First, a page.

REACT member Connor McCloskey, who was on hand to help visitors to Barkstall STEM Night do several STEM-related activities.

Take Connor McCloskey, a sophomore studying computer science. Needing a freshman chemistry class, when he heard about the REACT program via a roommate, he told himself, “I guess I’ll do it.” And once he had gotten involved, he was hooked.

“I originally did it the first semester for James Scholar credit, but I’ve been volunteering ever since,” he admits.

McCloskey recently participated in REACT’s outreach at Barkstall’s STEM Night, which he found to be rewarding. “I’ve never actually been in this kind of setting. I’ve always done 3rd or 4th grade classroom visits, which I’m more used to. But, yeah, I decided to do one of these, and it has been a lot of fun so far.”

According to McCloskey, kids tend to find the REACT activities intriguing: “They always seem to be interested or fascinated, especially with chemistry,” he continues. “The study of change is something that really hooks the kids.”

And like the organization’s name implies, McCloskey also feels like he’s helping recruit some of tomorrow’s Chemists:“I really feel like I can almost pick out the kids that are definitely going to be doing something in the science field, because they seem to love this.”

REACT board member, Meha Akella, interacts with young visitors to the Barkstall School's recent STEM Night.

REACT board member, Meha Akella, a sophomore majoring in biochemistry, says one reason REACT is so effective is that it exposes youngsters to different aspects of science than they might get in school: “They don’t really get to experience the more fun side of chemistry, ” she says. So REACT, through a variety of hands-on activities, has figured out how to pique kids’ interest in science. And like McCloskey, Akella sees it as a way of recruiting for the future. “We always can use more scientists and engineers out there,” she admits.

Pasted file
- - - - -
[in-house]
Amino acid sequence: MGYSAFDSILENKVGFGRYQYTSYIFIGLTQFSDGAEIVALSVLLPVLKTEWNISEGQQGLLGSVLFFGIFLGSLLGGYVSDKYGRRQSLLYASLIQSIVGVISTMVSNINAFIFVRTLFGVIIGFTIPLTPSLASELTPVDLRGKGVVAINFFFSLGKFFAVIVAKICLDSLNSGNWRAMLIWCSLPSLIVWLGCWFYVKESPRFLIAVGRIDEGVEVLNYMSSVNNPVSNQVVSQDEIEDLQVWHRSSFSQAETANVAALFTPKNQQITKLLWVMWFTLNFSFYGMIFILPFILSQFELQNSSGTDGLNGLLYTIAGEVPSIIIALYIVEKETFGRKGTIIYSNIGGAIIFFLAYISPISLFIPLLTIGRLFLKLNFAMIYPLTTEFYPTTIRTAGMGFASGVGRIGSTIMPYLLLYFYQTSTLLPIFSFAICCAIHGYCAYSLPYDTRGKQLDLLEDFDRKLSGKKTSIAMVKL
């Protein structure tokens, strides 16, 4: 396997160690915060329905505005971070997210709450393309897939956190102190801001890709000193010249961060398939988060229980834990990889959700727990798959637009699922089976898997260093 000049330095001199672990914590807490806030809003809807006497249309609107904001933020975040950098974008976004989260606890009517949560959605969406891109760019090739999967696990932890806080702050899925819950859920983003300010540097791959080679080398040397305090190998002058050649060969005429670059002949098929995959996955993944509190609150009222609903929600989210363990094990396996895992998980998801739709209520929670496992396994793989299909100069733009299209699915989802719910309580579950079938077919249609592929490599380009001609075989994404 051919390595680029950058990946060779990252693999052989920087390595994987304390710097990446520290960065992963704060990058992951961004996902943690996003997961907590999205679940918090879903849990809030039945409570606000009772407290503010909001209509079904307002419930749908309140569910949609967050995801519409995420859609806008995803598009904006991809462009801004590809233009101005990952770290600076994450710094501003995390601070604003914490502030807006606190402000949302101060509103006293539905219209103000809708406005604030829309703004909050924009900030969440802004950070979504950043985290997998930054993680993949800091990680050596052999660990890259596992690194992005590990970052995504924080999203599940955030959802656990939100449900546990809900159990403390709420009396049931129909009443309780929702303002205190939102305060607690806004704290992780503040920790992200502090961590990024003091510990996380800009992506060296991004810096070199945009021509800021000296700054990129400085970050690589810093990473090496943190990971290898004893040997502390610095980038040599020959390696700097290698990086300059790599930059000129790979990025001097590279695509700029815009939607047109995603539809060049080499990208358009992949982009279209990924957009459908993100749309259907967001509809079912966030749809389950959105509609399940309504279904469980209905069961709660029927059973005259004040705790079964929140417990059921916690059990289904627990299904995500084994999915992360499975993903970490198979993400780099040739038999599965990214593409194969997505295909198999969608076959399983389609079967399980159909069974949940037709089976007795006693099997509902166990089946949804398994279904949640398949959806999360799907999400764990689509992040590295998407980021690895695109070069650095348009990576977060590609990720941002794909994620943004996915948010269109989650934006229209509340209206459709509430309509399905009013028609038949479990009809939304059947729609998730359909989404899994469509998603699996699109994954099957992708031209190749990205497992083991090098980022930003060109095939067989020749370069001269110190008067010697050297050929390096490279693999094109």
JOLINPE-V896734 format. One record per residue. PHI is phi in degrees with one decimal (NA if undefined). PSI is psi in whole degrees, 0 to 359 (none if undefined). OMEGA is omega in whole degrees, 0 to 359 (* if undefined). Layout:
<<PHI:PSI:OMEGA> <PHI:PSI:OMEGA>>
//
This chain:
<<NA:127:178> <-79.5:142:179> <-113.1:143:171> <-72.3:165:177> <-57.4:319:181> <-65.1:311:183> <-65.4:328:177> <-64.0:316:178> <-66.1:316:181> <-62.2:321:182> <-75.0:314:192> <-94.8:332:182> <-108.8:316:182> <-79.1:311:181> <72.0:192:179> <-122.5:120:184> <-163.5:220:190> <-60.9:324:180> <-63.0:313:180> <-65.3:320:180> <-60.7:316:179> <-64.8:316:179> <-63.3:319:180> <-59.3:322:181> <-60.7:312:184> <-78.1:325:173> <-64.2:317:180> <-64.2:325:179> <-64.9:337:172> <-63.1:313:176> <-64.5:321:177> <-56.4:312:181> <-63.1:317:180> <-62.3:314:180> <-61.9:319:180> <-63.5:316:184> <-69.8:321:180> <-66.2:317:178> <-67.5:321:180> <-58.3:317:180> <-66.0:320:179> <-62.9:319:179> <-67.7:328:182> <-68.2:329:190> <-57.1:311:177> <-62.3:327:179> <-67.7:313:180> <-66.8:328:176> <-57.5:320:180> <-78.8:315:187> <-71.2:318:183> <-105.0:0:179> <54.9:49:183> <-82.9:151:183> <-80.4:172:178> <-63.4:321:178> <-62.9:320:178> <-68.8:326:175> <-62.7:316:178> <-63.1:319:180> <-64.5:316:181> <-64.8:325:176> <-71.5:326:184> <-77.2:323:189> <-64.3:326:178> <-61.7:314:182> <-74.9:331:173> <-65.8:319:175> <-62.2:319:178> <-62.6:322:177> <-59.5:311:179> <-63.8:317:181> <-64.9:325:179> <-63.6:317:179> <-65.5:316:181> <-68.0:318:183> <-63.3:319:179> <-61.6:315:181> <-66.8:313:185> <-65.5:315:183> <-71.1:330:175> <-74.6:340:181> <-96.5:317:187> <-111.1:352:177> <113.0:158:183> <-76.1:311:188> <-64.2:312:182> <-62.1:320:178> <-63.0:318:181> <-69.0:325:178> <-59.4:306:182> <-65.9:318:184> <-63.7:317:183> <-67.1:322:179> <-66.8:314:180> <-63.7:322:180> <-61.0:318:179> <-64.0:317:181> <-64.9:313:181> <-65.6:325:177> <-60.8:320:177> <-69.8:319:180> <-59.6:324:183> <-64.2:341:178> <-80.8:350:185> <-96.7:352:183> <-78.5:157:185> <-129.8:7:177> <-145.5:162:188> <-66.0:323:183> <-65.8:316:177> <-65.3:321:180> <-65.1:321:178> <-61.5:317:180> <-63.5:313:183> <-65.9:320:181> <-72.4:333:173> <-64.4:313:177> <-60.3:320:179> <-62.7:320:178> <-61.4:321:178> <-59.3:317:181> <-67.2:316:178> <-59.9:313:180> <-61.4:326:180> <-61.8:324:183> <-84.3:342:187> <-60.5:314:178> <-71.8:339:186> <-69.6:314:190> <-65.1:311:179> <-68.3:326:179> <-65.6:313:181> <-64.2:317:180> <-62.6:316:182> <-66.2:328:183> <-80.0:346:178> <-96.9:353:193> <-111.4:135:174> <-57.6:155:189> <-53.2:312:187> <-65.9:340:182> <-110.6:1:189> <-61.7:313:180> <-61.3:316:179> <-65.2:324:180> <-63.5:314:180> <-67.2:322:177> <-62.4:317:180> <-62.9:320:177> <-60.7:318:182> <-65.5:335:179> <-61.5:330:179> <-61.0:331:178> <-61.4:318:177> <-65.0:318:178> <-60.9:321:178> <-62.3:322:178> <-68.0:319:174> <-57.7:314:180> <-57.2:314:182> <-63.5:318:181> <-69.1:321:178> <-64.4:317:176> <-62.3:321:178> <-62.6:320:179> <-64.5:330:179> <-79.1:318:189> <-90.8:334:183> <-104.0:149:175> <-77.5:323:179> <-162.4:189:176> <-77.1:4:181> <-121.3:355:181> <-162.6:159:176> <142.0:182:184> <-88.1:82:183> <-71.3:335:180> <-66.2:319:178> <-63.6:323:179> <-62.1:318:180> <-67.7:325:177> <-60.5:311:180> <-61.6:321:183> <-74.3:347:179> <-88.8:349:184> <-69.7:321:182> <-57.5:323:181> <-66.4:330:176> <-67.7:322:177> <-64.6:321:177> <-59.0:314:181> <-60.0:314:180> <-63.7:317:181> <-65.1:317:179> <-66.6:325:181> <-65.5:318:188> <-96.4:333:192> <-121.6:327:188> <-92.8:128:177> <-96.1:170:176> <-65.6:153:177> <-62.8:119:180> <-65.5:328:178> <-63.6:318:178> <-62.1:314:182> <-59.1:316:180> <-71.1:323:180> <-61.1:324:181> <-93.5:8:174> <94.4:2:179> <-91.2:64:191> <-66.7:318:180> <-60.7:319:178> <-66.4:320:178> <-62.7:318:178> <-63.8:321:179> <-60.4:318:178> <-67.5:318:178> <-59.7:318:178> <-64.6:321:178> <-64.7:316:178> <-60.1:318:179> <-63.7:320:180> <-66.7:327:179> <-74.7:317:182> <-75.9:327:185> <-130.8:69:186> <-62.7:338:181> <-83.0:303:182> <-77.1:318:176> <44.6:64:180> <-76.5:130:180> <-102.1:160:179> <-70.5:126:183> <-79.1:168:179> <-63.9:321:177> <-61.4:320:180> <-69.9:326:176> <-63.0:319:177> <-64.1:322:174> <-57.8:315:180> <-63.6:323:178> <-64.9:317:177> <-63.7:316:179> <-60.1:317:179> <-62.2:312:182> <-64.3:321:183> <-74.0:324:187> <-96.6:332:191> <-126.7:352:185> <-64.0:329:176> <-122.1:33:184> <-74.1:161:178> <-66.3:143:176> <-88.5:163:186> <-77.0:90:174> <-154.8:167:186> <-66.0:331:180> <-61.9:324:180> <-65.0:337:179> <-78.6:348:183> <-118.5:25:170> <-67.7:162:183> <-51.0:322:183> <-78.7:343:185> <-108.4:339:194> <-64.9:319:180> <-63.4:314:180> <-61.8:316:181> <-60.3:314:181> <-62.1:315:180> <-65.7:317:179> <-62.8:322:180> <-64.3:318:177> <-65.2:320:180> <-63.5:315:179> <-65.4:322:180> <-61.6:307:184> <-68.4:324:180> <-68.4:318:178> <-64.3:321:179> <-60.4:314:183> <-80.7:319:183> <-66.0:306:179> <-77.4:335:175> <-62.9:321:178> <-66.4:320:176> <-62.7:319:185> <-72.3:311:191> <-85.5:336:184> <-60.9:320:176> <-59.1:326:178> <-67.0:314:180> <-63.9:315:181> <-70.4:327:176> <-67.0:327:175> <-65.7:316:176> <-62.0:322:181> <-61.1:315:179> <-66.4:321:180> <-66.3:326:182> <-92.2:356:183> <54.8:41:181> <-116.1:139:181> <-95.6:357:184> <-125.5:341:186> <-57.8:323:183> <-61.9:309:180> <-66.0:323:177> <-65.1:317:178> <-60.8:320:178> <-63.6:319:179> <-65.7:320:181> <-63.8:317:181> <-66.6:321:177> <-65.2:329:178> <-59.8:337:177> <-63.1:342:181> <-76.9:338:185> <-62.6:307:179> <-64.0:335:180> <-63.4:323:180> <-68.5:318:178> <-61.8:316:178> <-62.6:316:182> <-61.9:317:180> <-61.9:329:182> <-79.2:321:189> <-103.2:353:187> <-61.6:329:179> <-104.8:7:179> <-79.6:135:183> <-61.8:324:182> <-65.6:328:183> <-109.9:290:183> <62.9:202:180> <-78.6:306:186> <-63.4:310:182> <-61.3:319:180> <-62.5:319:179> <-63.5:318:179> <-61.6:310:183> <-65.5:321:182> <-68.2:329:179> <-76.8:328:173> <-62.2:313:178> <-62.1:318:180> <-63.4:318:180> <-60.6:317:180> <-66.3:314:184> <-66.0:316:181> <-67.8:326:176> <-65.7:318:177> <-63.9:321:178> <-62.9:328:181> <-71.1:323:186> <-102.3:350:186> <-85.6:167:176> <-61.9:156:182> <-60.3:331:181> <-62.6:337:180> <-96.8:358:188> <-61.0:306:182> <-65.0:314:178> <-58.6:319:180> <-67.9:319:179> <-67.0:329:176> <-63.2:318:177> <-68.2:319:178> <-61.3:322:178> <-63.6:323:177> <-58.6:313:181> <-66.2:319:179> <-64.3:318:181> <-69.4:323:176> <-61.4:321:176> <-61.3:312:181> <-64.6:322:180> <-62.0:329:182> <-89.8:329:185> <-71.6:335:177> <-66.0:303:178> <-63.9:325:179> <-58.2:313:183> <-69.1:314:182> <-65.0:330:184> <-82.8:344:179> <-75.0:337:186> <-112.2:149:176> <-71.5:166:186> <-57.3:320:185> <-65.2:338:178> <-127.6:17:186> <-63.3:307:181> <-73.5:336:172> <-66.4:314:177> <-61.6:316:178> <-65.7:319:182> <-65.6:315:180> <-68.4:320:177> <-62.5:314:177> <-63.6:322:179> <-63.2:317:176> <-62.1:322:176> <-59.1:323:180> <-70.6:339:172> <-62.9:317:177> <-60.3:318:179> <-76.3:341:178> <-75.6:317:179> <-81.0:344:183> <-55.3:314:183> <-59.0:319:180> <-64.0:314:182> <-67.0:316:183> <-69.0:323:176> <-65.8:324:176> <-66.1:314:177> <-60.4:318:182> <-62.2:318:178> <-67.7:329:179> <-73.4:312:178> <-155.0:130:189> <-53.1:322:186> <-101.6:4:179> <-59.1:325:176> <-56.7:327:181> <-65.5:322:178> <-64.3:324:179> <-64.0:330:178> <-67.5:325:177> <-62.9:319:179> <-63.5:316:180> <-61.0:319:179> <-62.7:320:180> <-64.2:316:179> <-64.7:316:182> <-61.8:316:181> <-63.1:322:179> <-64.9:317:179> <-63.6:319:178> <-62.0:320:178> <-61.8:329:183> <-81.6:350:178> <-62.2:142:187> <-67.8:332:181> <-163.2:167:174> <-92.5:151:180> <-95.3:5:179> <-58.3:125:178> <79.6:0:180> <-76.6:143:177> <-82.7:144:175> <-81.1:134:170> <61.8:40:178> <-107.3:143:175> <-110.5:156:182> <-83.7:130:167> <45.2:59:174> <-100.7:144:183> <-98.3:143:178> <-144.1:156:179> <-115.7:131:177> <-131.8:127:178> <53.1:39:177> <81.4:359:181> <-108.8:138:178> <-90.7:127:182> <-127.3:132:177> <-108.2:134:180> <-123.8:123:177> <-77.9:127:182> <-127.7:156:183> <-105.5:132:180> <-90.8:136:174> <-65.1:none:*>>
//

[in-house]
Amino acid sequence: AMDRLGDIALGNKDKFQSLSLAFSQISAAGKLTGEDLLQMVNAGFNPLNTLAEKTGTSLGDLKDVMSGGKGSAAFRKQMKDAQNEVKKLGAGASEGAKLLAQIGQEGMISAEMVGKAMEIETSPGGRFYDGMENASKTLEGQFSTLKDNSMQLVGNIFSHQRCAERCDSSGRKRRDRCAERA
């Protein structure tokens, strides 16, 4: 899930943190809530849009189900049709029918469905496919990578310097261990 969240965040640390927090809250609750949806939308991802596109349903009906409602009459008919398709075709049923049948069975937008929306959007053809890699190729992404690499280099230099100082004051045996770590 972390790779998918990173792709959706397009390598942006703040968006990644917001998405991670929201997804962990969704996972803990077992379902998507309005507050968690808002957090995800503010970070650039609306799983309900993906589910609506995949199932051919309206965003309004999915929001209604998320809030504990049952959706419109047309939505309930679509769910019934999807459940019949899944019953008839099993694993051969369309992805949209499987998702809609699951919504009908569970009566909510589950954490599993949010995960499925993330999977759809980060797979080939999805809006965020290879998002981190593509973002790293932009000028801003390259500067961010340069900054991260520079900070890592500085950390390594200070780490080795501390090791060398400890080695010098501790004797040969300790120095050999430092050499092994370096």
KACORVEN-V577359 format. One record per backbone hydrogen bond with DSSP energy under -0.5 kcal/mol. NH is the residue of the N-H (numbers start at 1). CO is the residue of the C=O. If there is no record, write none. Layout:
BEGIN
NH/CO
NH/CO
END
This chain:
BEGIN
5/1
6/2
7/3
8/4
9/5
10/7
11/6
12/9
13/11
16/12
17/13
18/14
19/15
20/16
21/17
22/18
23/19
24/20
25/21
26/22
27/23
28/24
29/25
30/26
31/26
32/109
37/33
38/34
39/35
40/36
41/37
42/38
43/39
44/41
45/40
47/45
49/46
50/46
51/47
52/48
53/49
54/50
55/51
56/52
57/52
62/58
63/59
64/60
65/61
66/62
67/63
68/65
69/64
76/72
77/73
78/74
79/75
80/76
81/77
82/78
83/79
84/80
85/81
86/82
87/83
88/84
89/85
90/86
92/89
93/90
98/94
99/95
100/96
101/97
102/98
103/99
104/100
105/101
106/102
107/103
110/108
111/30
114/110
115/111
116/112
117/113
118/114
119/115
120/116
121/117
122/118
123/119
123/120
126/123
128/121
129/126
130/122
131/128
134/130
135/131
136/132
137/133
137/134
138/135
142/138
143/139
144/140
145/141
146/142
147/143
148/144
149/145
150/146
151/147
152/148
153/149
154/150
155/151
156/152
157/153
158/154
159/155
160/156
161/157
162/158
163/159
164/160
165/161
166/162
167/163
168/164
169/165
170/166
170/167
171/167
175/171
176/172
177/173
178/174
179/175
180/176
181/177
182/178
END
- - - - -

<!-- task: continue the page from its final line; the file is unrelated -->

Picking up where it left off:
A UHS student shows off the molecule he made during REACT's hands-on activity on I-STEM's DNA Day.

Along with changing some of their outreach strategies, REACT has also seen some changes in faces and places. For instance, Dr. Tina Huang, an instructor in Chemistry, came on board last spring as the organization’s new faculty advisor. No slouch herself when it comes to chemistry demos, Huang has participated in Chemistry’s Holiday Magic show for the past several years.

REACT also just got new digs in the brand-spanking-new Chemistry Annex building which has been under construction for the past two and a half years. According to Hyon, “We used to be in a very small closet!” Now REACT shares a lab, and has their own office, which she calls “really nice and convenient. I feel like we’re on the move to expanding and to see where this program can go.”


Story and photographs by Elizabeth Innes, Communications Specialist, I-STEM Education Initiative.

For more articles about Chemistry and REACT, see:

More: Chemistry, K-6 Outreach, K-12 Outreach, Orpheum, REACT, 2017

REACT member Connor McCloskey (left), a sophomore in computer engineering, helps two visitors to Barkstall's recent STEM Night make silly putty.